Long gone are the days of needing to install programs via disc. Now, users are getting a great deal of their work done on web applications like Office 365™ and Salesforce® housed in a browser window. So, the reliance on locally installed programs has lessened. The problem is, there are a number of different ways to connect SaaS identities to AD and the domain controller. That means IT admins are required to research, implement, and configure the right SSO solution, or Azure AD plus Azure AD Connect, and ensure that it is compatible with how their IT environment is constructed now and into the future. On the other hand, with some companies working completely from the cloud, many of them have decided to forgo using a directory altogether.
WiFi, New File Server Solutions
Nowadays, you don’t even really need to be on a domain in order to leverage some of the tooling that used to be made available by one. You can now connect to printers and send them documents as long as you’re on the right network. Another key feature of the domain was file sharing. But, with so many companies utilizing cloud file servers like G Drive™, Box™, and Dropbox™ as well as NAS and Samba devices there is much less need to configure your own traditional on-prem file server solution. Ultimately, this marks another strike against the domain.
Adoption of Directory-as-a-Service® (DaaS)
Now, more organizations are looking to adopt a cloud-based directory model, such as the one JumpCloud® has created with Directory-as-a-Service. With that shift, the need for domains may be completely supplanted. Directory-as-a-Service can authenticate users regardless of where they are and what network they are currently using to the services they have explicitly been granted access to. This trend towards cloud-based directory services coincides nicely with the shift away from infrastructure on-prem. For example, the adoption of G Suite™ to take the place of a number of on-prem productivity solutions like Exchange, Office™, and Excel™.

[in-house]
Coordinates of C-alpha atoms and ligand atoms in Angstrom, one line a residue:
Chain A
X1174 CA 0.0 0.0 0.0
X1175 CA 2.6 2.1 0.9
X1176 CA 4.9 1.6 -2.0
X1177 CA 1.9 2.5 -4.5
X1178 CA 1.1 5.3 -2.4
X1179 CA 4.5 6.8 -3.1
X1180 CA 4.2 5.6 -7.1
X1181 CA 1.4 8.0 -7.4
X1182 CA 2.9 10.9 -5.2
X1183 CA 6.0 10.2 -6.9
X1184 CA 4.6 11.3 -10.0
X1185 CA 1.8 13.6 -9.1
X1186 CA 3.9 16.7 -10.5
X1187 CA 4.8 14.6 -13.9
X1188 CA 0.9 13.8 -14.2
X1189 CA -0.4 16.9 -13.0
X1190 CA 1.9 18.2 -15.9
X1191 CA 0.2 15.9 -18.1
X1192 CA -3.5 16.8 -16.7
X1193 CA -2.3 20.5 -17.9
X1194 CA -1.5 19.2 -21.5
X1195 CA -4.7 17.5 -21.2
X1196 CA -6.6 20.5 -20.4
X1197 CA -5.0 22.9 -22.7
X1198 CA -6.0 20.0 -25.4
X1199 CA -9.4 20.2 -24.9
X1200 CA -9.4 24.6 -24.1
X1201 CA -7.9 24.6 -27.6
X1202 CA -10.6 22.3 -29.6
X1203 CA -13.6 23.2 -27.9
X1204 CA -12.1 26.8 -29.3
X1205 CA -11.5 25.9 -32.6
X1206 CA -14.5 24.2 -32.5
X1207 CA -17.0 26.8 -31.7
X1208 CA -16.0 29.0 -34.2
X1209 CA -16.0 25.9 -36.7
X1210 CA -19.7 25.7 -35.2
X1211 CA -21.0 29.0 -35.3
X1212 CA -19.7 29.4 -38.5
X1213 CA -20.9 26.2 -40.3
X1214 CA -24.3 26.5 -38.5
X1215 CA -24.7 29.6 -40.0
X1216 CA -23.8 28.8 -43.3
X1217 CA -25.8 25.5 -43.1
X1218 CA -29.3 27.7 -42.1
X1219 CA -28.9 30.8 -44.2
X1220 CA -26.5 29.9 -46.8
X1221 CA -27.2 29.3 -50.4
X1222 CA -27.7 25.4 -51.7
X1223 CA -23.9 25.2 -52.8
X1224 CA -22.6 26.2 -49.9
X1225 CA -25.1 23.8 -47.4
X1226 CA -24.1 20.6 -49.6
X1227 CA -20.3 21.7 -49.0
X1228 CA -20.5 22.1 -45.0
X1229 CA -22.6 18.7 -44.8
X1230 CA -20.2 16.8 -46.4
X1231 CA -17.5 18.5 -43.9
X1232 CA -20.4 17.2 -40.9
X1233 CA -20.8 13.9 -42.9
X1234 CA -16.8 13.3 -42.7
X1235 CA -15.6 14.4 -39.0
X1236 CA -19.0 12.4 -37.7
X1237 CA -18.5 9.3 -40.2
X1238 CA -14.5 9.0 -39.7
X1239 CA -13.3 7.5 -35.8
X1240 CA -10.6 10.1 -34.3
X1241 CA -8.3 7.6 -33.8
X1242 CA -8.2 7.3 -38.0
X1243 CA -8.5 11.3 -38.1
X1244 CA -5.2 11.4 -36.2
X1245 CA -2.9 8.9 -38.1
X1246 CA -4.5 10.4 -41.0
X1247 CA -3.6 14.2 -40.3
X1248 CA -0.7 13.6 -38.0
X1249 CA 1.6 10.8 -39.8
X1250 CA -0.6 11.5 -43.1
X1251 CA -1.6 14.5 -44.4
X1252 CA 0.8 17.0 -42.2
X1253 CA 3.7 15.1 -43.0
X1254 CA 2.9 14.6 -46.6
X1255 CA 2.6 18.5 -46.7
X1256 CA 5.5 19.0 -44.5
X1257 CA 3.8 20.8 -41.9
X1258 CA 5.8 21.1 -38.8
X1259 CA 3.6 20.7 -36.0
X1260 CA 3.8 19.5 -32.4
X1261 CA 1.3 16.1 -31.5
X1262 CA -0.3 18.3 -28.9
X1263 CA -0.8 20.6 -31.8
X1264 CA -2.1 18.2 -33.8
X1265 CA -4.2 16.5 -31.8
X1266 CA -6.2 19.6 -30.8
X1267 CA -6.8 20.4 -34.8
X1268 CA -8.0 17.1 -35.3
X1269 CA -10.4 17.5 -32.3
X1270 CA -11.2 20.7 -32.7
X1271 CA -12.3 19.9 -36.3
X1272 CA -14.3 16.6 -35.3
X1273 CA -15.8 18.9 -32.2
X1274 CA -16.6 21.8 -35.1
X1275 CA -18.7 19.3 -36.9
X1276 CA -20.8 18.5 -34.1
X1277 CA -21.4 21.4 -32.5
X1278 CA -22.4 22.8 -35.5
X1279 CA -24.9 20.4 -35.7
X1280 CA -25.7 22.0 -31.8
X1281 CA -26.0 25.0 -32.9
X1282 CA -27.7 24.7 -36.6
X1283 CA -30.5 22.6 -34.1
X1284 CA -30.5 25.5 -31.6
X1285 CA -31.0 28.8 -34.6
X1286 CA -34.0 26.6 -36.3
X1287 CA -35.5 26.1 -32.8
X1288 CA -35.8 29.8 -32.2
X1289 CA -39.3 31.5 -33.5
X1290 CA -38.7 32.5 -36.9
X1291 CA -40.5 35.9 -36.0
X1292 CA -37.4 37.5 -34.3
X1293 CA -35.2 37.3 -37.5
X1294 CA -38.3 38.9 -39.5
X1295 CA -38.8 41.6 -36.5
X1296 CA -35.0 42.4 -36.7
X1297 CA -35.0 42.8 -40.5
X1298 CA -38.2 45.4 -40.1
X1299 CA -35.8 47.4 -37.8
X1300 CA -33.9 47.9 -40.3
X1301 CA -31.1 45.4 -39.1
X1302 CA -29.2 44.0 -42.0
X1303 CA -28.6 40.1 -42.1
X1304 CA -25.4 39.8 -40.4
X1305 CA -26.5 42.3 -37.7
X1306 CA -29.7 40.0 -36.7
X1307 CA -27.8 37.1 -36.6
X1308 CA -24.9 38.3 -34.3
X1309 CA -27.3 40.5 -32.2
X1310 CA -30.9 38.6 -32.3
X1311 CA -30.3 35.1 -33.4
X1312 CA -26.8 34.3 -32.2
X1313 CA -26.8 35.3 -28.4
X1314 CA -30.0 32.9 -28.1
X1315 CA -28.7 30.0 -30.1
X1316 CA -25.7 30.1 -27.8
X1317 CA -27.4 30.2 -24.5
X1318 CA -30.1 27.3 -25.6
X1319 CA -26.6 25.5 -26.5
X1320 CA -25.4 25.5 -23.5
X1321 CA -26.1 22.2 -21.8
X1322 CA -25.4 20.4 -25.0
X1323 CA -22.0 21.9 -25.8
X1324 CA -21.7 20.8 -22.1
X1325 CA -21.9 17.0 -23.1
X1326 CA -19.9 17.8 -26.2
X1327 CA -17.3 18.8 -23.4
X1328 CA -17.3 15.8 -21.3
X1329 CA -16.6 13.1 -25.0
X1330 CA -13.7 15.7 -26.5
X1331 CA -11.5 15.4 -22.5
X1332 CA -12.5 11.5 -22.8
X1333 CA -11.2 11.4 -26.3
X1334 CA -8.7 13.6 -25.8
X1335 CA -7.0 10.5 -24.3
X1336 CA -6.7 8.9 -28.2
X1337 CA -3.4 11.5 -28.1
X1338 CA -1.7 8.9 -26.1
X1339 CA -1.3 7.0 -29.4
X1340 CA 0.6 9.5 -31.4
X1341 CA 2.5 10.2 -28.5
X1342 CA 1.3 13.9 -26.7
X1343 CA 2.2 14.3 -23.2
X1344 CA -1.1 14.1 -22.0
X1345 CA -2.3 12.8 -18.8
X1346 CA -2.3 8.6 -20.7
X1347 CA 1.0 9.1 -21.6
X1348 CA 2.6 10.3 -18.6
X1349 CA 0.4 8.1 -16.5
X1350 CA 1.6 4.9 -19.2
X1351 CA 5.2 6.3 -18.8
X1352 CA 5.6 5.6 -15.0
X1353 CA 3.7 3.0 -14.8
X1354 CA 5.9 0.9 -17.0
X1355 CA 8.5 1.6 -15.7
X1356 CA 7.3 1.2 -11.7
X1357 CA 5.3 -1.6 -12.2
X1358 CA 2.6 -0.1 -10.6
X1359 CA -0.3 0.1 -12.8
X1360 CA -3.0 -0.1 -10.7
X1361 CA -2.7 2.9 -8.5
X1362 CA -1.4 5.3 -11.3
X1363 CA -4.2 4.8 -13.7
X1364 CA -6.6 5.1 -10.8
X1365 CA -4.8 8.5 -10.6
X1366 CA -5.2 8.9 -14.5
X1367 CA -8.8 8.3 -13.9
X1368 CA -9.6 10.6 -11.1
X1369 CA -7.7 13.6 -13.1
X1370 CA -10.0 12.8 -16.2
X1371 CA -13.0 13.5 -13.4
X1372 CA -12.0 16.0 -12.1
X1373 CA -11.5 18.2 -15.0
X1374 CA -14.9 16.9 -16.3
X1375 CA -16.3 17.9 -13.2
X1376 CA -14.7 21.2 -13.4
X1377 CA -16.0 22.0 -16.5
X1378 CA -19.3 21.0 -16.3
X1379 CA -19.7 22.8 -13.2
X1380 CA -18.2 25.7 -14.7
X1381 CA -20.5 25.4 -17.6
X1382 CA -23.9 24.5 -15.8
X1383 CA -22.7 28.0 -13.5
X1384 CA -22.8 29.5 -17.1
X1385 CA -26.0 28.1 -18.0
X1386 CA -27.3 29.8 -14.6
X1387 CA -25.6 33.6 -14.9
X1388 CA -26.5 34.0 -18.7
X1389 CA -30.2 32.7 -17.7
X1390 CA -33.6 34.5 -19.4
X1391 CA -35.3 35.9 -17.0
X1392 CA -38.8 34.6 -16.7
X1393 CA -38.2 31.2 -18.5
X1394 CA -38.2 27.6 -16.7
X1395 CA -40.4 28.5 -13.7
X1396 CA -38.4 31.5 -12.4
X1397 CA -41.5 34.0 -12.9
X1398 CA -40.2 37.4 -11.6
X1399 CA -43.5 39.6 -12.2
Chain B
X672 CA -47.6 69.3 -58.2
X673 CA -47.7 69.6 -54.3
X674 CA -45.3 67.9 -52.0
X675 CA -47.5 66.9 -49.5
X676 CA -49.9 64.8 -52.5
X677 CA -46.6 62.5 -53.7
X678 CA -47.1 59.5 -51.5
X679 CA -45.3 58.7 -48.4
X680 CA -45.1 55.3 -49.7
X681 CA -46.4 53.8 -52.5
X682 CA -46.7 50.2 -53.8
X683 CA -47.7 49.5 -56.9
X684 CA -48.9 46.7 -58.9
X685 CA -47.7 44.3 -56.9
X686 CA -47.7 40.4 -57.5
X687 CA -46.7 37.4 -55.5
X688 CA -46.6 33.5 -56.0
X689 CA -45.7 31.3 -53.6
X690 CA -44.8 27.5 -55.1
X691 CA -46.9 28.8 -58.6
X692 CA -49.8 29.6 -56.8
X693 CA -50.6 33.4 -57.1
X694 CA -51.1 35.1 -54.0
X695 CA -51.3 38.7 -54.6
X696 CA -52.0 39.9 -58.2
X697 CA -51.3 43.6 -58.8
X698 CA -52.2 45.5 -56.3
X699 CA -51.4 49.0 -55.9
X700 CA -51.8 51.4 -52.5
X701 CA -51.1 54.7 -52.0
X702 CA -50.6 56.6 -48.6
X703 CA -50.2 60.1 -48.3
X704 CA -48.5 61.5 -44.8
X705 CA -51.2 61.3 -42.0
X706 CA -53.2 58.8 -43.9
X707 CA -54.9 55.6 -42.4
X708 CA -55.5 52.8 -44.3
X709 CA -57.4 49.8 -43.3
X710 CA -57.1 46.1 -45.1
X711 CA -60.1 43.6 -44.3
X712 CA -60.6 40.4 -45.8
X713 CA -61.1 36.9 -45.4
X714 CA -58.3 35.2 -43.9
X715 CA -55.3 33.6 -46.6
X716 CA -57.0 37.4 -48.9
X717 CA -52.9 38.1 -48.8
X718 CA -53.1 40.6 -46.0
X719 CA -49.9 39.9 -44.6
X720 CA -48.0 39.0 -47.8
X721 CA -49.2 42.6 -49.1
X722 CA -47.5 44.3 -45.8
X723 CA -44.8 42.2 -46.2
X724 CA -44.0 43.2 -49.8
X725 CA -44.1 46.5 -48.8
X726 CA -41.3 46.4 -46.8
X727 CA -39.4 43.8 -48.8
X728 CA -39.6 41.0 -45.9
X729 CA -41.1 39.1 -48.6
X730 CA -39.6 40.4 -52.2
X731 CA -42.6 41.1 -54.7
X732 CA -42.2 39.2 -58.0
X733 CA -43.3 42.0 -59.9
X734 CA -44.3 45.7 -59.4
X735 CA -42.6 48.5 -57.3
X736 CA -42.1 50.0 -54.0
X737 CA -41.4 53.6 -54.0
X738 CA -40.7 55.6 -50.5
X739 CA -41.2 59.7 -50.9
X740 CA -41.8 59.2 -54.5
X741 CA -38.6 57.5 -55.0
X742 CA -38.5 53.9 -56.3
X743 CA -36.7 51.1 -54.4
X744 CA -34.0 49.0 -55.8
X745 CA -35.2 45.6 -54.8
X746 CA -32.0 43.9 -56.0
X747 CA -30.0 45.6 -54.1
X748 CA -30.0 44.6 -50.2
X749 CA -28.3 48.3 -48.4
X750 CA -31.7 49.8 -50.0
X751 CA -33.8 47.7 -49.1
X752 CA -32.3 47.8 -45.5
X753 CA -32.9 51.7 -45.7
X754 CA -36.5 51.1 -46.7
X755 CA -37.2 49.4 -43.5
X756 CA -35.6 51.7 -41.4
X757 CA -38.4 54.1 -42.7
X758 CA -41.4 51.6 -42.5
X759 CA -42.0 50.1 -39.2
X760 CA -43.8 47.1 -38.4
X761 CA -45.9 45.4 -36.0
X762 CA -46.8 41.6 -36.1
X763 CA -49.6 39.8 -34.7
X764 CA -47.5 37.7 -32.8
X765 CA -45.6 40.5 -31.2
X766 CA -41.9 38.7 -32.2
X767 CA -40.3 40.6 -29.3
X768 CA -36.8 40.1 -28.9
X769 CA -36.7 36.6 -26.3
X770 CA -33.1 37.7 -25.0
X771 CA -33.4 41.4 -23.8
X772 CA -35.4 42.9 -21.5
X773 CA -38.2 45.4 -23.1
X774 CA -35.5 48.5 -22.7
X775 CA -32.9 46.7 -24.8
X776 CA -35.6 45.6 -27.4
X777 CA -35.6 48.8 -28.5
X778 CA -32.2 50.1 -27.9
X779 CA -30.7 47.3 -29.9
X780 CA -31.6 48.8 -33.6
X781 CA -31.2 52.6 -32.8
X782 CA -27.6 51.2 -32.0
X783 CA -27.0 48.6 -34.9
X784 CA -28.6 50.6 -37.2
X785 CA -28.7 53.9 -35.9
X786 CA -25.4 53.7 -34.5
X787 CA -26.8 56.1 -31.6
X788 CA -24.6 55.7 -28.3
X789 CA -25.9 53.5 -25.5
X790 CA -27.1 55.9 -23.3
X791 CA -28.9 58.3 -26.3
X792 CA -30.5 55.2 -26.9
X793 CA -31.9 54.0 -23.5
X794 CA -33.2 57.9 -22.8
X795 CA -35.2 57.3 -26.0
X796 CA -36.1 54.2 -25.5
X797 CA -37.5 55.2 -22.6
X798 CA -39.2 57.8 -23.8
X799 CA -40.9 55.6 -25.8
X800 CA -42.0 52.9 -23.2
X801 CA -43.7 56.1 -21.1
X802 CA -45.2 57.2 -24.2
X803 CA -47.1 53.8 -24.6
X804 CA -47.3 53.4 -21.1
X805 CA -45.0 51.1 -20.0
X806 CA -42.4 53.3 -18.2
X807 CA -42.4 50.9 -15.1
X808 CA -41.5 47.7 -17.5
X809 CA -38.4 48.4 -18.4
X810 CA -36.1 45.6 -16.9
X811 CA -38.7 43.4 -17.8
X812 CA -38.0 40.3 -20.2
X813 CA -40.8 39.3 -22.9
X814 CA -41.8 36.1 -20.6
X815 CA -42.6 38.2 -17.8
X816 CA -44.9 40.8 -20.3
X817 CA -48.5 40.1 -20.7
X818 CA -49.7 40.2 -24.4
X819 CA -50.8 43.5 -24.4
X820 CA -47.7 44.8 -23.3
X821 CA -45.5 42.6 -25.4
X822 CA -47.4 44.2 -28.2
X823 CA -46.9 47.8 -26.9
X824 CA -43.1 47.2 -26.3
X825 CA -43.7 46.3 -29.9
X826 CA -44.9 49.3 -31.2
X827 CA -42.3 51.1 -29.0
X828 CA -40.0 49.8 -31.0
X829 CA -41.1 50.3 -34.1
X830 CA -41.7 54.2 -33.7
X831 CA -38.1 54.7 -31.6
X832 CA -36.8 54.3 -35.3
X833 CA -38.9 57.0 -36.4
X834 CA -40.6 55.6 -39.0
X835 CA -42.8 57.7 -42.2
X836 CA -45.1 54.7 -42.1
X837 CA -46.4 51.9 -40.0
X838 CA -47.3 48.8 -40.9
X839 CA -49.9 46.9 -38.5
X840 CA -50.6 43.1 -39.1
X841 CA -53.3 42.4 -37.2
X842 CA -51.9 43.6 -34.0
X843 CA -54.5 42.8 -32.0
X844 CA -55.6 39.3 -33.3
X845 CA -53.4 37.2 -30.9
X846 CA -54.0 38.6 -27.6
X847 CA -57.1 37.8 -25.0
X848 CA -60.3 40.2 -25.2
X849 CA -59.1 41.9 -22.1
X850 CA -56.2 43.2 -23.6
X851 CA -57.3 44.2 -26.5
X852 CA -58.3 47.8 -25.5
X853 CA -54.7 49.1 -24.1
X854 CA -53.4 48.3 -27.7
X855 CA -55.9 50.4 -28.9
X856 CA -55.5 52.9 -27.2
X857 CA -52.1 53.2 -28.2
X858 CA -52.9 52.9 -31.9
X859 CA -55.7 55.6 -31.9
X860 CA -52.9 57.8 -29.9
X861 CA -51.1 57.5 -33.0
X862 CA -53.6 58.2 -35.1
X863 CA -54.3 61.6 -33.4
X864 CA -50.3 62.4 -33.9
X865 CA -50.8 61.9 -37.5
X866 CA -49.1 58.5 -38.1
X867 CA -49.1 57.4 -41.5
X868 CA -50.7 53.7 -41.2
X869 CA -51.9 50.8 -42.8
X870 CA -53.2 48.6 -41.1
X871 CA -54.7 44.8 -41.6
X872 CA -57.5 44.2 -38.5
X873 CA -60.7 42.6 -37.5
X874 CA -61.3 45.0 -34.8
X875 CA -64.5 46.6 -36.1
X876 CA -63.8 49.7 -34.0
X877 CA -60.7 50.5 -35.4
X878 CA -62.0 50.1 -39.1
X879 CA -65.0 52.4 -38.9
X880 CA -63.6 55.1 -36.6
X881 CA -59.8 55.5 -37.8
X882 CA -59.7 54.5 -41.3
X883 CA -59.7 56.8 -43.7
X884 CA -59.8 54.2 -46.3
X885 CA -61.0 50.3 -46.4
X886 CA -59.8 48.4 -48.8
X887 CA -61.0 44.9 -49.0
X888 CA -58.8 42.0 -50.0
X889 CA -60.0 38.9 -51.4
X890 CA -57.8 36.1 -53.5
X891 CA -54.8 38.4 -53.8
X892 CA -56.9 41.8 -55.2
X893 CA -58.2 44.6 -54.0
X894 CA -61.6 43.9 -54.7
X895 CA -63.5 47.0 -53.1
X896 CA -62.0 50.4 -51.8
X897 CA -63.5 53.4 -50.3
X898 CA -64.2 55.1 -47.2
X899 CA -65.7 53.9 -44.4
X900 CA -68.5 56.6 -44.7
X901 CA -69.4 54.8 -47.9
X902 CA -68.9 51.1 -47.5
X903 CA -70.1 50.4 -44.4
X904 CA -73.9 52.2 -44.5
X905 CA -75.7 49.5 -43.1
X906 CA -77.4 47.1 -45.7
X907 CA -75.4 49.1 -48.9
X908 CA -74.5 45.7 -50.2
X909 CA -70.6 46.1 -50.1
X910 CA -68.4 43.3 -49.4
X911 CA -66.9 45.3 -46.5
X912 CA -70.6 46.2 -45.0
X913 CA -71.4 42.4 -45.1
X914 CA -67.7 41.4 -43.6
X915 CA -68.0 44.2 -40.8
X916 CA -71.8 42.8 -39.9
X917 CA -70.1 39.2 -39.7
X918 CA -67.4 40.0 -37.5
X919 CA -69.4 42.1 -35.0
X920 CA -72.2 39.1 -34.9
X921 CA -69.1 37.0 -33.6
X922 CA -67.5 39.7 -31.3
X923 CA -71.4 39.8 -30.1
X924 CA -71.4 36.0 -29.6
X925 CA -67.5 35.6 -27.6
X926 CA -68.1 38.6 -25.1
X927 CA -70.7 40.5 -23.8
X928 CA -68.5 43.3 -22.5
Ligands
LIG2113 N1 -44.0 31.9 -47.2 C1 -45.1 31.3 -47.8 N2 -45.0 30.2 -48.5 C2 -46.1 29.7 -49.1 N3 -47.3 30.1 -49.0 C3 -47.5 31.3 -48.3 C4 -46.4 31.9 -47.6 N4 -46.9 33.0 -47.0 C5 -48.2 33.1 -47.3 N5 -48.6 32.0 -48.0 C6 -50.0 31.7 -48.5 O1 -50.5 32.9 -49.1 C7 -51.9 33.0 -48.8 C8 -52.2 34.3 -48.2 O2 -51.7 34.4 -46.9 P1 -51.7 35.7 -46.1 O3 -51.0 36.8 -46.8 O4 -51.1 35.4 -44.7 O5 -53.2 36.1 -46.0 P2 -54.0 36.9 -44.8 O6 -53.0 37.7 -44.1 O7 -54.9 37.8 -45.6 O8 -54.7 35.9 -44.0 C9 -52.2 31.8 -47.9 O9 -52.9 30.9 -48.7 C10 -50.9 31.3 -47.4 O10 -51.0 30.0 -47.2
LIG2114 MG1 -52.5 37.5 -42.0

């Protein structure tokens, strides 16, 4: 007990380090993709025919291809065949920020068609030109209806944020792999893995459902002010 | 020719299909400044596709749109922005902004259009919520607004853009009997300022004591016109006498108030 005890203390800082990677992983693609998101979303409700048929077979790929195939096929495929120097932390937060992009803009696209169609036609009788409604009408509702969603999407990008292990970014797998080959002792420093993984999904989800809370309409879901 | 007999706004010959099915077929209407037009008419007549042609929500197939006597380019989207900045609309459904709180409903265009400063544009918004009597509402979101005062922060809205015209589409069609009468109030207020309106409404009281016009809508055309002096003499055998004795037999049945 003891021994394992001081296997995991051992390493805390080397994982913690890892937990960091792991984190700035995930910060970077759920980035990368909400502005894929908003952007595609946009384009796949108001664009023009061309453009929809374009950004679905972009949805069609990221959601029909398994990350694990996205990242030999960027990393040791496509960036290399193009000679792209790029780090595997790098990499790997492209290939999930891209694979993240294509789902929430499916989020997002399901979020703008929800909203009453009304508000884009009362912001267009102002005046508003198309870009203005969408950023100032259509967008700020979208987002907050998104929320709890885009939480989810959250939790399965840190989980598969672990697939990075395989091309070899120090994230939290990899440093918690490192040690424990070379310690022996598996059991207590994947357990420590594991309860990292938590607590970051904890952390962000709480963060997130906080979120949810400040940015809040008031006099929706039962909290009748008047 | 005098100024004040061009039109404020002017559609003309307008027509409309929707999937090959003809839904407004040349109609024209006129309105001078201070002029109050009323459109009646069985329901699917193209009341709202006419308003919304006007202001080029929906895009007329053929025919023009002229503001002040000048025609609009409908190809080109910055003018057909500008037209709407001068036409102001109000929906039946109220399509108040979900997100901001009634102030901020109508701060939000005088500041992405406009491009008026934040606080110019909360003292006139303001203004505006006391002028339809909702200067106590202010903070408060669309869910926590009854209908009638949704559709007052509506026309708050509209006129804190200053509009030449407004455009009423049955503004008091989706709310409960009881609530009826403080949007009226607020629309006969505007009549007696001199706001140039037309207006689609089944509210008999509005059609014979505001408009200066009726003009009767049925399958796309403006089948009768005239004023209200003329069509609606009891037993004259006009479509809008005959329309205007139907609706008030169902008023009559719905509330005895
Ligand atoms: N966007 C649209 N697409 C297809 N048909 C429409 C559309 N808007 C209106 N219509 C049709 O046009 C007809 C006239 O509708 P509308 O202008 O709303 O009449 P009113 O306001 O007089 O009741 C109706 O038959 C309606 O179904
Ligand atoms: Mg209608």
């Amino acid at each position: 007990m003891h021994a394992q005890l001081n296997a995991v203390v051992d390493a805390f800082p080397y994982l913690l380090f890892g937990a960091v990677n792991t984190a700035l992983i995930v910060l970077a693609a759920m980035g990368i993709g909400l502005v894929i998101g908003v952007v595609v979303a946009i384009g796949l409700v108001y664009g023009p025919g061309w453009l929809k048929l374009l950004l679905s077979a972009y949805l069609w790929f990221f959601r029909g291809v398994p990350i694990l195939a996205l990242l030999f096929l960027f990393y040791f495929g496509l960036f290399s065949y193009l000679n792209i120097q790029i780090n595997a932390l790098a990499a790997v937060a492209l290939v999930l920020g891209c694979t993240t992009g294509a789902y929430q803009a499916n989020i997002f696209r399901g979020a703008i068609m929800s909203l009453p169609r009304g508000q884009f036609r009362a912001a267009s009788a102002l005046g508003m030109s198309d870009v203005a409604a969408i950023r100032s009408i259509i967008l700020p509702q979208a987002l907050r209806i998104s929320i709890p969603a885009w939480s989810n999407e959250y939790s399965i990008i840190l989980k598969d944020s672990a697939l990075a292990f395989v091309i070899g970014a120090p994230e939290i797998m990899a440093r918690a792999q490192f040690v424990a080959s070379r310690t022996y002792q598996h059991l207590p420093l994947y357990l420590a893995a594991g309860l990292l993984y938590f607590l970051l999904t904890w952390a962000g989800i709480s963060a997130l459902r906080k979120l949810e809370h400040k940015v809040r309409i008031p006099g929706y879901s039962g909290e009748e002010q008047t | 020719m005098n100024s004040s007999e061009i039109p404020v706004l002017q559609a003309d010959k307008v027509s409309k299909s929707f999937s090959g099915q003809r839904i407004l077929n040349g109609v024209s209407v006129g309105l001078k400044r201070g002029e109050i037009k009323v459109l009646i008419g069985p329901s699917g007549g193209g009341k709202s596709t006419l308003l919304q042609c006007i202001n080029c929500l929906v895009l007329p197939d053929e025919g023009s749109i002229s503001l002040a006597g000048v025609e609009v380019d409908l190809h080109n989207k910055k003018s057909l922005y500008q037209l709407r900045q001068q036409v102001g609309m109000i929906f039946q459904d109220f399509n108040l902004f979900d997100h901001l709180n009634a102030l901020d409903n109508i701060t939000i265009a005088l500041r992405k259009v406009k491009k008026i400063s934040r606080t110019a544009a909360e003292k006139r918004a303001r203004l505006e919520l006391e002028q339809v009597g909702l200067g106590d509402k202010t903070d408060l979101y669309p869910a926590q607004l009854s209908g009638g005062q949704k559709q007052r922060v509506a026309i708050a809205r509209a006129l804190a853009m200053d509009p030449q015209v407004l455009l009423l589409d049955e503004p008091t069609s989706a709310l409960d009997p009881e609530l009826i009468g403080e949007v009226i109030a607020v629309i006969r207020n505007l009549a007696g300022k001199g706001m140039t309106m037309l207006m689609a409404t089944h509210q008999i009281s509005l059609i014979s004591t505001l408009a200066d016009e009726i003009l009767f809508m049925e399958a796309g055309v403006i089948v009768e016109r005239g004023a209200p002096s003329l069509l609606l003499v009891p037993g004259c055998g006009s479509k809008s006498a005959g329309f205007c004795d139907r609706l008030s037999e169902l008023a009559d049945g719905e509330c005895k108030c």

DaaS provides a centralized, cloud-based, and secure directory for authentication, authorization, and management of users and systems. The authentication of users and devices is a critical component when thinking about how you can potentially replace the functionality of your domain controller—or simply, to do without it. And like those early days of the domain, with SSO-like capabilities, JumpCloud provides True Single Sign-On™ via centralized user management, LDAP-as-a-Service, WiFi authentication through RADIUS, multi-factor authentication (MFA), system management with GPO-like Policies, SSO to legacy and web applications via LDAP and SAML, SSH key management, and much more.
Learn More About Cloud-Based Directory Services from JumpCloud
With the cloud era in full effect and fewer organizations utilizing Windows systems, admins are wondering if they even need a domain in today’s modern IT environments. For those organizations looking to make a shift, sign up today for a JumpCloud account. It’s free and it enables you to manage up to 10 users with the full version of the product. Once you’ve signed up, take a look at our Knowledge Base for information on how to get the most out of your account. And, if the concept of going domainless is causing you to have some reservations, feel free to contact us today to talk over your options.